The middlemen who smuggle and broker oil for the group demand a significant discount because of the risks involved in their illicit trade. And so Islamic State earns $25 to $60 a barrel, says al-Khatteeb, while market prices have hovered around $100 this summer. The revenue is still enough to “keep the war machine running,” he says. “The rest of the cash is going to recruiting.”

Islamic State refines some of the petroleum for its own use, mostly into gasoline and diesel for its fleet of armored vehicles and tanks, says Richard Mallinson, a geopolitical analyst with Energy Aspects, a consulting firm in London. Some of it is also used to power the plants that provide electricity for the cities the group controls. The rest of the oil, he says, is smuggled out in trucks and sold on the black market. “I don’t think any meaningful quantities are getting into export pipelines or seaborne markets,” Mallinson says. “This is going to local buyers and refineries in the region.” According to a senior U.S. official, who spoke on condition of anonymity because of the sensitivity of the issue, the oil Islamic State sells goes through the autonomous Iraqi region of Kurdistan and then into Iran and Turkey; Iran has recently clamped down on the illicit oil crossing its border. The smugglers tend to be locals: Iraqis, Turks, Syrians, or Kurds.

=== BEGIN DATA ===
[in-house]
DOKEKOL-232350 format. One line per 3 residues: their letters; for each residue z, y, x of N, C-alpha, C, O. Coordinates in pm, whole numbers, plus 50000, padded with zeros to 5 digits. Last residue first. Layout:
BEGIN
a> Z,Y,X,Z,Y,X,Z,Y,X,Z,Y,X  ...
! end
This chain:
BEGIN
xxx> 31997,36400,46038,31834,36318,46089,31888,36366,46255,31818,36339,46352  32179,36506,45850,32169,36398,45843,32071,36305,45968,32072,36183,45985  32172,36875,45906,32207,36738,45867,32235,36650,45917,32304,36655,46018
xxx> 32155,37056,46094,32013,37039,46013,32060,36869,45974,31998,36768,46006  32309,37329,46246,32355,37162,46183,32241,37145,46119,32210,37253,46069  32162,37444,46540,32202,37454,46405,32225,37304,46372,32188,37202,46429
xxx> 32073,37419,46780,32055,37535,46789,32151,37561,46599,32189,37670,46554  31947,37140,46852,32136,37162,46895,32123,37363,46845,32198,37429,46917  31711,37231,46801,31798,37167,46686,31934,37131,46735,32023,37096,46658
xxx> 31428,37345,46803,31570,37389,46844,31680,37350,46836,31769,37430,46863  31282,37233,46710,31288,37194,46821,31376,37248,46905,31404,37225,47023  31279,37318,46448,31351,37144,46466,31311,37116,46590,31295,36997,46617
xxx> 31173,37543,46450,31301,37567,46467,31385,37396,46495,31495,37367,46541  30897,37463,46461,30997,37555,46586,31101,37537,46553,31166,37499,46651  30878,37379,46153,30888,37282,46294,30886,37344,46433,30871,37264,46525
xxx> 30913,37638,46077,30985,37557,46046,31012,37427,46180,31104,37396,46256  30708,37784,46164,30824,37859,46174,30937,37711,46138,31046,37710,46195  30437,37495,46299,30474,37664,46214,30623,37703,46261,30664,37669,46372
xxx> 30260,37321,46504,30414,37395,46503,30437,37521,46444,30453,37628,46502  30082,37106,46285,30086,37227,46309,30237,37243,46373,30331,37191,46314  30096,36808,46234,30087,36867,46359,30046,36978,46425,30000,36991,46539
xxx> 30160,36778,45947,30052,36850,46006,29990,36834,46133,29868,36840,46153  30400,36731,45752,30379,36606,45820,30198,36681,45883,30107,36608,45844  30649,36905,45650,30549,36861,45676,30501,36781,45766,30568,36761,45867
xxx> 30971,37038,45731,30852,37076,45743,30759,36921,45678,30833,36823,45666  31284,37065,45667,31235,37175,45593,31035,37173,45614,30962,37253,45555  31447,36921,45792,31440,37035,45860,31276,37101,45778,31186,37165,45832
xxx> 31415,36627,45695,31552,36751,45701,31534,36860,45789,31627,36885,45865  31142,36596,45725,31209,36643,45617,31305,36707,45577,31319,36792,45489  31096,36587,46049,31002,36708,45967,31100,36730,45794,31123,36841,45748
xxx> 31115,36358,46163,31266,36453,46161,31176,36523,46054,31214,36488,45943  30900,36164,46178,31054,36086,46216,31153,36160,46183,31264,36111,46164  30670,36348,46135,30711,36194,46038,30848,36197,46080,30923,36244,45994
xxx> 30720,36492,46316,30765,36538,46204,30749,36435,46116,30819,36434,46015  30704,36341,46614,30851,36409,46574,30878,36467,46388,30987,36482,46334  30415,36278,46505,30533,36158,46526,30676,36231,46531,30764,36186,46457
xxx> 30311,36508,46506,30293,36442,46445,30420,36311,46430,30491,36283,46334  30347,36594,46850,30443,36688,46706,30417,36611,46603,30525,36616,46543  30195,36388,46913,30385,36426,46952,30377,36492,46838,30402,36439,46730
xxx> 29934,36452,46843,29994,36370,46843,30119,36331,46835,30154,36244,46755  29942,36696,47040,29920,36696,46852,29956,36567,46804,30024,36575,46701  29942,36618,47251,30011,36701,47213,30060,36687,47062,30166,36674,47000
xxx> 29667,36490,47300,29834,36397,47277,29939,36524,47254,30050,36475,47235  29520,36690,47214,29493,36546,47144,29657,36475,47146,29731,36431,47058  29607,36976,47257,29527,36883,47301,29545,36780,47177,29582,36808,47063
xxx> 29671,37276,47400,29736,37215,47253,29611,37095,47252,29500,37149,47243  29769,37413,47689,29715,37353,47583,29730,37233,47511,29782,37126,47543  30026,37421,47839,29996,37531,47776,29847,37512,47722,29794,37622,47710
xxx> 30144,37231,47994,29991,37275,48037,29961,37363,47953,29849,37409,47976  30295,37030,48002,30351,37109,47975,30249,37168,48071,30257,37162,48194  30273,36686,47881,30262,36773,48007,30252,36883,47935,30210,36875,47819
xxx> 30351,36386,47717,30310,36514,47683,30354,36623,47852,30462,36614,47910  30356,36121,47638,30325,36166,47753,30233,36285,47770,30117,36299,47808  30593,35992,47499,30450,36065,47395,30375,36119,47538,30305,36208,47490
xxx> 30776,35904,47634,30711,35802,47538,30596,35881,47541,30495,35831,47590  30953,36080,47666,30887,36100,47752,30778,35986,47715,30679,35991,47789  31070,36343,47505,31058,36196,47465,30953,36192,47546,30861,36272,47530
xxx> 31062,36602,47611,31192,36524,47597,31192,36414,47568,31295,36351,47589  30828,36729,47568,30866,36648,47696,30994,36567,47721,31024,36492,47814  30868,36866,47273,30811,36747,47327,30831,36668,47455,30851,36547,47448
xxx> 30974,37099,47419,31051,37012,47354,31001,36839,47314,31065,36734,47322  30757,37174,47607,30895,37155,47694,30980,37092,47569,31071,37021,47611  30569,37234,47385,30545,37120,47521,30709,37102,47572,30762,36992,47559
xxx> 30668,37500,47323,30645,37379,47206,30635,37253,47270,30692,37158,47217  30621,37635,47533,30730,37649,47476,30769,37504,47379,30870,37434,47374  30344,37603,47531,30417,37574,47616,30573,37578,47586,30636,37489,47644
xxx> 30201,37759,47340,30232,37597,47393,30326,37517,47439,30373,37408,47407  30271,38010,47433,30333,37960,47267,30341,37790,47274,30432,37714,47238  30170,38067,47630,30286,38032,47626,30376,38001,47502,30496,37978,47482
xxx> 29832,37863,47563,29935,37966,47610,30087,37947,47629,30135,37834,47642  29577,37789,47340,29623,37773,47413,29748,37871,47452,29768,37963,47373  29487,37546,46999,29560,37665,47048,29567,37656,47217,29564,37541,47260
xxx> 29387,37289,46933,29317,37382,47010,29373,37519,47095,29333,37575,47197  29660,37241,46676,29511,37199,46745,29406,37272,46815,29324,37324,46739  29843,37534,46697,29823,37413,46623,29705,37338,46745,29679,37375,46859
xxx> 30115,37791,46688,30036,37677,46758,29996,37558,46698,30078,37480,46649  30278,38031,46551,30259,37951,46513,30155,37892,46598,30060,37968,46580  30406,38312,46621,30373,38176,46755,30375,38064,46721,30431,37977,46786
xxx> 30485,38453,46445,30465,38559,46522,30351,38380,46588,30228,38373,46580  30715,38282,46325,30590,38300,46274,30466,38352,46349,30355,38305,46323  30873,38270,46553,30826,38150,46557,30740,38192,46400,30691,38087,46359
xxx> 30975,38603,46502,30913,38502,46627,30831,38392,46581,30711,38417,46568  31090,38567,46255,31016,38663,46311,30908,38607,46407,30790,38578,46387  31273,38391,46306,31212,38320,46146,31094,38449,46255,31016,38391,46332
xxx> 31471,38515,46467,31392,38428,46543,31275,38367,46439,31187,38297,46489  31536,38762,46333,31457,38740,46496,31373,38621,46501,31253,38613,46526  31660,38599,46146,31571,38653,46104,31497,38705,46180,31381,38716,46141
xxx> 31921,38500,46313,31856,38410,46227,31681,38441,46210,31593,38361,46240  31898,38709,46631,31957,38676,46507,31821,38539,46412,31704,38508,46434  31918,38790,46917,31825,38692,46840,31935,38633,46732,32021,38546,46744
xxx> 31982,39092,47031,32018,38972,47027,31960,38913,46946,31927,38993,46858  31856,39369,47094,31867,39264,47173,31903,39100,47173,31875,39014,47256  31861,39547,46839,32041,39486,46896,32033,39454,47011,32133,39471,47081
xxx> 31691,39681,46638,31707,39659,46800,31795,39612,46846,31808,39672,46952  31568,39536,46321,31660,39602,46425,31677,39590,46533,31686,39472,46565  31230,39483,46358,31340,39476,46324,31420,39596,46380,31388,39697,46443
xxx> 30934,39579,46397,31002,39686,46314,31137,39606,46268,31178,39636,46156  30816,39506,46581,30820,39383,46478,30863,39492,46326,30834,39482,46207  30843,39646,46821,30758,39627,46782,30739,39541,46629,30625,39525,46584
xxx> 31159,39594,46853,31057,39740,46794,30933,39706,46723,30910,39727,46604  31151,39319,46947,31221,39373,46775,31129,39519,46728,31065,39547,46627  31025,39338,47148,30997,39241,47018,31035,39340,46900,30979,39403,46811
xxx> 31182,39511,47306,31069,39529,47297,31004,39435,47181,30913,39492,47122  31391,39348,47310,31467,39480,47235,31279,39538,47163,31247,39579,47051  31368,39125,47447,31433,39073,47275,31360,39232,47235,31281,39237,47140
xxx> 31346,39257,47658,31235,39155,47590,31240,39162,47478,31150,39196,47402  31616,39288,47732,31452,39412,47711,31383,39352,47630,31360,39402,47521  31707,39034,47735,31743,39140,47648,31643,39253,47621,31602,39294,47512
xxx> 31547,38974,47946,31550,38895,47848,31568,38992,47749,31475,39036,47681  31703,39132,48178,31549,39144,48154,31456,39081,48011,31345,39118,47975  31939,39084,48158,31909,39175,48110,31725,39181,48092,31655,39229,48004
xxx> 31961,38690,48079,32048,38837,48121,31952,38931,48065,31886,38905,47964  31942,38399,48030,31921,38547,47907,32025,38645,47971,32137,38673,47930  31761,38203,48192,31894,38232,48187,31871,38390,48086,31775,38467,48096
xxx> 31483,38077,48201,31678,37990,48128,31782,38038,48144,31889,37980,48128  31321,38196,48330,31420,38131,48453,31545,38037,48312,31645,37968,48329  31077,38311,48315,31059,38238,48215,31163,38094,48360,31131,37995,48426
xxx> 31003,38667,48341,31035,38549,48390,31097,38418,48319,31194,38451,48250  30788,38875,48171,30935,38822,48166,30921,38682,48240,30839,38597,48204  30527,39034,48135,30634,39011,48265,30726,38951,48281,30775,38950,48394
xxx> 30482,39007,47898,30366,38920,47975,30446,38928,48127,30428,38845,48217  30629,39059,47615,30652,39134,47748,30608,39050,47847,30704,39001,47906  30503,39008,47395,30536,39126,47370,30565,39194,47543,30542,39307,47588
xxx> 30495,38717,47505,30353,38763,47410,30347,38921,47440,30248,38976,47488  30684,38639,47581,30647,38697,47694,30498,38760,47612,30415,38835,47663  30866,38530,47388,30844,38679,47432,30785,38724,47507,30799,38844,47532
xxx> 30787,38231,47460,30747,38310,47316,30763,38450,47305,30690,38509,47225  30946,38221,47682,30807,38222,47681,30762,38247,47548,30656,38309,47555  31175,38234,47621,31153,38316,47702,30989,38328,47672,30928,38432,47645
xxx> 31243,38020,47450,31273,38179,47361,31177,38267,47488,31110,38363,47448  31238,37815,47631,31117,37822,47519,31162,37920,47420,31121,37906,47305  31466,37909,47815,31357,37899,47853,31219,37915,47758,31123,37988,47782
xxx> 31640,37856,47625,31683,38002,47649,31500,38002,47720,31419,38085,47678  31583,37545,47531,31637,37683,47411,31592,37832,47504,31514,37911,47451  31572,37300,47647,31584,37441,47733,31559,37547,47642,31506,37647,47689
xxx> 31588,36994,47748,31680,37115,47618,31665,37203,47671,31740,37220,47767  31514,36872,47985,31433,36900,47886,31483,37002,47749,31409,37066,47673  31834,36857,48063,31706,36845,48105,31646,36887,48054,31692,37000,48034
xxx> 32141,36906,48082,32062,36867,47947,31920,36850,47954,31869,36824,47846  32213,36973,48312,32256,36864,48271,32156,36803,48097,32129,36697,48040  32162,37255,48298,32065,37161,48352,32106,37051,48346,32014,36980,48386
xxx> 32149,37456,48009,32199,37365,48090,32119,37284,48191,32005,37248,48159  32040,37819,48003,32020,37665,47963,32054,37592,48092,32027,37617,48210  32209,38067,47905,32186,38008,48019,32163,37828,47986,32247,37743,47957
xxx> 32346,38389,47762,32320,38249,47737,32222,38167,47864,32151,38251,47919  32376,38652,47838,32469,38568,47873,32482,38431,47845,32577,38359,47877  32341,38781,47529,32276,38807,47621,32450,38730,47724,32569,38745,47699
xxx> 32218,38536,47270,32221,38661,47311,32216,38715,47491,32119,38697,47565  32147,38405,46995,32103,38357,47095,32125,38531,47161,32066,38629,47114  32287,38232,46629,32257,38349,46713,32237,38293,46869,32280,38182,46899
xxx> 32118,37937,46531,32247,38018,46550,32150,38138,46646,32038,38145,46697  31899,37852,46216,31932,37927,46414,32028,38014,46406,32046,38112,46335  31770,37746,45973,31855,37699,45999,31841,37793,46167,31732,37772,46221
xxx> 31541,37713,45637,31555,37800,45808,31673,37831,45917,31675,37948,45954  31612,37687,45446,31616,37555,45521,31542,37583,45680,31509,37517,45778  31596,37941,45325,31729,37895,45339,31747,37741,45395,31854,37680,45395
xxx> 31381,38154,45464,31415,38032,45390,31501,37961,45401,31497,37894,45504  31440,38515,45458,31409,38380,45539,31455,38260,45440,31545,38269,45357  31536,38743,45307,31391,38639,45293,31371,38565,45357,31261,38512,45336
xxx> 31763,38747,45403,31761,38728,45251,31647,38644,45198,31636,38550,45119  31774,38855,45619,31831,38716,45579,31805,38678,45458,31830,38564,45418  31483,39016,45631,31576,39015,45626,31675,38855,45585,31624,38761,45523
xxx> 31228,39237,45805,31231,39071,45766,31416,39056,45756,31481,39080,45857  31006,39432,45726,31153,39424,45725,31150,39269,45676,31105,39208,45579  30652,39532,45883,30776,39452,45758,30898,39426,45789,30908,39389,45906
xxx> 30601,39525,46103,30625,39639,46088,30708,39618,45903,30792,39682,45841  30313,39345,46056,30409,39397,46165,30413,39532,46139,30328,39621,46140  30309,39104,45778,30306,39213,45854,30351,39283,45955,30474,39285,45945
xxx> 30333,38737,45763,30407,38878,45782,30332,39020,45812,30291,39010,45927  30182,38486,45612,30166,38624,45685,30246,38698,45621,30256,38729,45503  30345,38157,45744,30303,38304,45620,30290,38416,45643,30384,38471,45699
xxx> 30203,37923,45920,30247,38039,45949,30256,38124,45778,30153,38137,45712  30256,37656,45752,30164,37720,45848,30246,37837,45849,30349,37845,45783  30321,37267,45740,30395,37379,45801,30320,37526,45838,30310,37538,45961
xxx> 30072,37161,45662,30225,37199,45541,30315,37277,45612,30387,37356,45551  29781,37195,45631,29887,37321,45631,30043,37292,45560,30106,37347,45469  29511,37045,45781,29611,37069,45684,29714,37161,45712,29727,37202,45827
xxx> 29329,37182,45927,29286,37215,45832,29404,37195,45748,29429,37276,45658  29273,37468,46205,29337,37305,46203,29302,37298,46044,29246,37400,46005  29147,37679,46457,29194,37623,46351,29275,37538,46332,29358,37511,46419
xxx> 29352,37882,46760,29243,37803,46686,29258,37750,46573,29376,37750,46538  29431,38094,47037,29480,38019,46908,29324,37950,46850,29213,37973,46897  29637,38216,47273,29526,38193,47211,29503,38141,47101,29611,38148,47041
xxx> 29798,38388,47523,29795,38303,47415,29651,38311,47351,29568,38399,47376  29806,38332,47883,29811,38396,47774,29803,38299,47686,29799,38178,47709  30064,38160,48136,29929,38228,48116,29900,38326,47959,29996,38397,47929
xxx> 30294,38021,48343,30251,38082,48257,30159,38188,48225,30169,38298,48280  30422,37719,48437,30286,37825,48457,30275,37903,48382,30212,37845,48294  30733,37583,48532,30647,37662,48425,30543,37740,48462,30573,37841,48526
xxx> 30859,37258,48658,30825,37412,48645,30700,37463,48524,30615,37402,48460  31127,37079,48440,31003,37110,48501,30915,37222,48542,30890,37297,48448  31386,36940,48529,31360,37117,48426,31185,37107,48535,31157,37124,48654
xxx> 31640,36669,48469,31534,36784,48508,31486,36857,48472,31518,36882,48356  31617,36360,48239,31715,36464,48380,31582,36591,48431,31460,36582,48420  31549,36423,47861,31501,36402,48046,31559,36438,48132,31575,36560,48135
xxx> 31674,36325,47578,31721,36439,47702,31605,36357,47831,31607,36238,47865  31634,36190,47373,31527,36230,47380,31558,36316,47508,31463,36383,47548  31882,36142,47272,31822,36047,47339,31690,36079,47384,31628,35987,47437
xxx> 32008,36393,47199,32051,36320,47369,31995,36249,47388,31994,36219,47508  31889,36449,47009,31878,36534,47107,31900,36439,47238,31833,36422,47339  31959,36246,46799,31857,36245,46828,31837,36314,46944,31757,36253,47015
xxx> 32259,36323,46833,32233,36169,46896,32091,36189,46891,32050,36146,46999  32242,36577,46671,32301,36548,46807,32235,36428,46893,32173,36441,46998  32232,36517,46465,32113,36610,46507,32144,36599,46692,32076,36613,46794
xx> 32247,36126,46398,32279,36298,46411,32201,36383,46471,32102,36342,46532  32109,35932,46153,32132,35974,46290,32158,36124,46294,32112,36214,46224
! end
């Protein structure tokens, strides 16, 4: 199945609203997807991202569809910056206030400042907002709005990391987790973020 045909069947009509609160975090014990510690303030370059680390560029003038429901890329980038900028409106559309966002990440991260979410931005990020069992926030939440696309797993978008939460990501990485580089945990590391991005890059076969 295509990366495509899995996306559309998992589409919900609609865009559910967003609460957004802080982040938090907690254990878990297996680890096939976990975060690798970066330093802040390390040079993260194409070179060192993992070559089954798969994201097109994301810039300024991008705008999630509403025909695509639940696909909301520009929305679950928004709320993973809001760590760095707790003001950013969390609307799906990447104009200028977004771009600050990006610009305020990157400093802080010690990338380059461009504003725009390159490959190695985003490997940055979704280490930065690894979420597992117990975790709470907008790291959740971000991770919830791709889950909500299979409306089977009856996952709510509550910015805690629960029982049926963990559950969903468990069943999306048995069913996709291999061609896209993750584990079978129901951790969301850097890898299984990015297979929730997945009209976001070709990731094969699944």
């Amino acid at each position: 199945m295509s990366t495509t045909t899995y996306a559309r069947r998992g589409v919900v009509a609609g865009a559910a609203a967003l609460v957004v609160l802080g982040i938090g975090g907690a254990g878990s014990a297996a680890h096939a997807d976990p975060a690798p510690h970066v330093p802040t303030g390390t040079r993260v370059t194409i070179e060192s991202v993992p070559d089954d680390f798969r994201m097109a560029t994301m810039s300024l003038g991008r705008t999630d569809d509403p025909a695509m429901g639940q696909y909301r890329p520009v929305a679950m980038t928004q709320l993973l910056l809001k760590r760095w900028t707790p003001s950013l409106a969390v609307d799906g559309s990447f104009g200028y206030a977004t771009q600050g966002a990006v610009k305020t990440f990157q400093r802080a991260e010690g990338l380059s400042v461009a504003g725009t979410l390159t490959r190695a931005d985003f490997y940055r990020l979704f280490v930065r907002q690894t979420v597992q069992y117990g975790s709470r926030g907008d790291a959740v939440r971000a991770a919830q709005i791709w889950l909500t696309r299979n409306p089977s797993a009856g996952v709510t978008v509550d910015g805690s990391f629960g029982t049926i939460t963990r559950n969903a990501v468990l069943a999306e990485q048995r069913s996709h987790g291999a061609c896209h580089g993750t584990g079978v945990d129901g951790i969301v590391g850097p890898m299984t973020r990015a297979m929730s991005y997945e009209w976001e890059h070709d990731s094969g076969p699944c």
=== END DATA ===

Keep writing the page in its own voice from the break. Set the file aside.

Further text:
Petroleum may be Islamic State’s best resource—but it also provides its enemies with a big bull’s-eye. With no obvious sanctions options for the West and allied governments, the key to stopping Islamic State has become shutting down its fuel-smuggling network and taking back the oil fields. On Aug. 28, Kurdish and Iraqi forces recaptured two fields in northern Iraq—Ain Zala and Batma. According to Hisham al-Brefkani, head of the energy committee of the Nineveh provincial council, Islamic State militants set fire to oil storage tanks as they tried to halt the advance.